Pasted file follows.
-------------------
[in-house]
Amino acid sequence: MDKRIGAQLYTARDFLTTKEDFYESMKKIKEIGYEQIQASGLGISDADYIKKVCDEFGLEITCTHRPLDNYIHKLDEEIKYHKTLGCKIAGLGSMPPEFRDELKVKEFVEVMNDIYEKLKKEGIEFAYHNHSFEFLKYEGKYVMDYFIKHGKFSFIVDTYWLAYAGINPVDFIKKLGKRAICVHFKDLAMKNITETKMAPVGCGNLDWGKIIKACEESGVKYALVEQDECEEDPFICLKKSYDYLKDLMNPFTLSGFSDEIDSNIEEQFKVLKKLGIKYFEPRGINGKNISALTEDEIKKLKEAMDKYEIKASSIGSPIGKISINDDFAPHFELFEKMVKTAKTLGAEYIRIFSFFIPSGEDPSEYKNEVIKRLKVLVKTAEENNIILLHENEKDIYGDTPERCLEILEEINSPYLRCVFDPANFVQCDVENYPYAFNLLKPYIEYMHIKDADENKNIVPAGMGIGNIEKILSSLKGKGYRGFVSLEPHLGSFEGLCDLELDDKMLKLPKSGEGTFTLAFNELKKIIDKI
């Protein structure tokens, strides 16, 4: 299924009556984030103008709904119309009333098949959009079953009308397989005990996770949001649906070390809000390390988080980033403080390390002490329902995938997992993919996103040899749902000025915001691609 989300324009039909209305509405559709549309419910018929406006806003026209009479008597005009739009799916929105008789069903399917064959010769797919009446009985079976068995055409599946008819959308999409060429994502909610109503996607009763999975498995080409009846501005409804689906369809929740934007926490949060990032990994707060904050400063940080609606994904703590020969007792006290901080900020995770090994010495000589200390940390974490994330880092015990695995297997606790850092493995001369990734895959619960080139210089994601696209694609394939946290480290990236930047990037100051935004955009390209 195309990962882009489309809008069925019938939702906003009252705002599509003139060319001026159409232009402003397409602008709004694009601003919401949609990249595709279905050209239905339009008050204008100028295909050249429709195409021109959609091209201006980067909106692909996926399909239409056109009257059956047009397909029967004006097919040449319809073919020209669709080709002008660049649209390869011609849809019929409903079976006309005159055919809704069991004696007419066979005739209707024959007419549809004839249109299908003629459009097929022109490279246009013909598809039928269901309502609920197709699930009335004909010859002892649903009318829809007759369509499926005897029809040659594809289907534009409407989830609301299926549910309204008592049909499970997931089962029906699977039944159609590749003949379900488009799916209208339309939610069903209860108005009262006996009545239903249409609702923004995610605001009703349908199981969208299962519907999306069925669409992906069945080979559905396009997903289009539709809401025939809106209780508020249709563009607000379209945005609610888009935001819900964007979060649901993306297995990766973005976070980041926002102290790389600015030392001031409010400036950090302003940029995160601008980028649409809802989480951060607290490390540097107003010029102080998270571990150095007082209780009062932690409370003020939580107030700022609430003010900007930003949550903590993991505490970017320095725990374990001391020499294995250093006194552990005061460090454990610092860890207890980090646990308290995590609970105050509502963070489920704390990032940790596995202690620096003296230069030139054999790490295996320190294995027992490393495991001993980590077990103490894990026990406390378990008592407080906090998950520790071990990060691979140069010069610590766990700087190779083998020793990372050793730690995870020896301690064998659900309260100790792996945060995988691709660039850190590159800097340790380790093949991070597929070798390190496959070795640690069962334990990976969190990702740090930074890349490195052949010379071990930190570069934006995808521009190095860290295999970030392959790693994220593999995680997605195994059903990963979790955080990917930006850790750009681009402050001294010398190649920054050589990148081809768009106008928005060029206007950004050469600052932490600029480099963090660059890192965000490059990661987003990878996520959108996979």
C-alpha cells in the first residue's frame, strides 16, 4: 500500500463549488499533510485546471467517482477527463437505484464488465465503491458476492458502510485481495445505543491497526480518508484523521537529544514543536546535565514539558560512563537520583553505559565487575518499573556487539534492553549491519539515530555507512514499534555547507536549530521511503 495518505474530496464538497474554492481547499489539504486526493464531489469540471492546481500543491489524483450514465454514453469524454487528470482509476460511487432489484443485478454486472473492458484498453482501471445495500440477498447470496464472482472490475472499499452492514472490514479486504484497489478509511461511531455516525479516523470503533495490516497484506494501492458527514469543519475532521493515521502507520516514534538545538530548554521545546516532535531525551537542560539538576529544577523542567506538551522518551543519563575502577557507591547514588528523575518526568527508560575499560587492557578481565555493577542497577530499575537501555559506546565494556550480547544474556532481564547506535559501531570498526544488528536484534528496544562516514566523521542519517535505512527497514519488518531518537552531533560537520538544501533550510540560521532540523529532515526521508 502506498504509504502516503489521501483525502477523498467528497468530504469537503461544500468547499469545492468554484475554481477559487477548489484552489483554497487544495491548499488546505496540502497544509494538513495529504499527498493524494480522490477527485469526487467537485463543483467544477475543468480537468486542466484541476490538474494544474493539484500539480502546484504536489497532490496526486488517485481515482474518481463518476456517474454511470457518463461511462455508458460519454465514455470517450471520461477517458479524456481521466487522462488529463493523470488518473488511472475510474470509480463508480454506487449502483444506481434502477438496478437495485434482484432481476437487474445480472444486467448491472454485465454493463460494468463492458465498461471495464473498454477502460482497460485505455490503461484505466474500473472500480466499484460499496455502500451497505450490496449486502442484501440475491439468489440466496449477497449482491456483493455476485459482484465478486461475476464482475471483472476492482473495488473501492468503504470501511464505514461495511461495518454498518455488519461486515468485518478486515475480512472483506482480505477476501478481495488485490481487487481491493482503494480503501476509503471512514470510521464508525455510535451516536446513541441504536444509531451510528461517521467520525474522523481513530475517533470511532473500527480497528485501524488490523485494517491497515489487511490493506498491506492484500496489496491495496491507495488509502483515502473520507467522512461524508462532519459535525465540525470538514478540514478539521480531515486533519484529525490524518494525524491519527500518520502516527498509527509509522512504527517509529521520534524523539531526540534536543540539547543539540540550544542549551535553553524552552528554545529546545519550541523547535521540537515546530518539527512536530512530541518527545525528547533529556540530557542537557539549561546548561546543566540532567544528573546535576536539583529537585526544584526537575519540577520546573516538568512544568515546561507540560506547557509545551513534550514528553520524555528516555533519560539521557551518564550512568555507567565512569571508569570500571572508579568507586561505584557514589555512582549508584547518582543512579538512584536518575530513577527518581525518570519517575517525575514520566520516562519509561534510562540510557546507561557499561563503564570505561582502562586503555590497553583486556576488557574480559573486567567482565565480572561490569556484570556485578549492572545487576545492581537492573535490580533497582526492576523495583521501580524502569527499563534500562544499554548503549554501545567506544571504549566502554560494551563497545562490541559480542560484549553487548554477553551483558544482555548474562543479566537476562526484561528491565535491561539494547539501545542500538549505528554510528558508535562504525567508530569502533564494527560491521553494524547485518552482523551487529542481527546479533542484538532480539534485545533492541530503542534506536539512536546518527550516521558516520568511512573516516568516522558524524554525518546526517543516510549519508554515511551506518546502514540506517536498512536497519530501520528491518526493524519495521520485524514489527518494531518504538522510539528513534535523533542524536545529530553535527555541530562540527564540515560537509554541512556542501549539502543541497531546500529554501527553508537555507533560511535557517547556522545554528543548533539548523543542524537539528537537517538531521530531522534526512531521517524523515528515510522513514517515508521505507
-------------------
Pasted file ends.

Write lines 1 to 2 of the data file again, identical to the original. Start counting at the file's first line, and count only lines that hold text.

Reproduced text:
[in-house]
Amino acid sequence: MDKRIGAQLYTARDFLTTKEDFYESMKKIKEIGYEQIQASGLGISDADYIKKVCDEFGLEITCTHRPLDNYIHKLDEEIKYHKTLGCKIAGLGSMPPEFRDELKVKEFVEVMNDIYEKLKKEGIEFAYHNHSFEFLKYEGKYVMDYFIKHGKFSFIVDTYWLAYAGINPVDFIKKLGKRAICVHFKDLAMKNITETKMAPVGCGNLDWGKIIKACEESGVKYALVEQDECEEDPFICLKKSYDYLKDLMNPFTLSGFSDEIDSNIEEQFKVLKKLGIKYFEPRGINGKNISALTEDEIKKLKEAMDKYEIKASSIGSPIGKISINDDFAPHFELFEKMVKTAKTLGAEYIRIFSFFIPSGEDPSEYKNEVIKRLKVLVKTAEENNIILLHENEKDIYGDTPERCLEILEEINSPYLRCVFDPANFVQCDVENYPYAFNLLKPYIEYMHIKDADENKNIVPAGMGIGNIEKILSSLKGKGYRGFVSLEPHLGSFEGLCDLELDDKMLKLPKSGEGTFTLAFNELKKIIDKI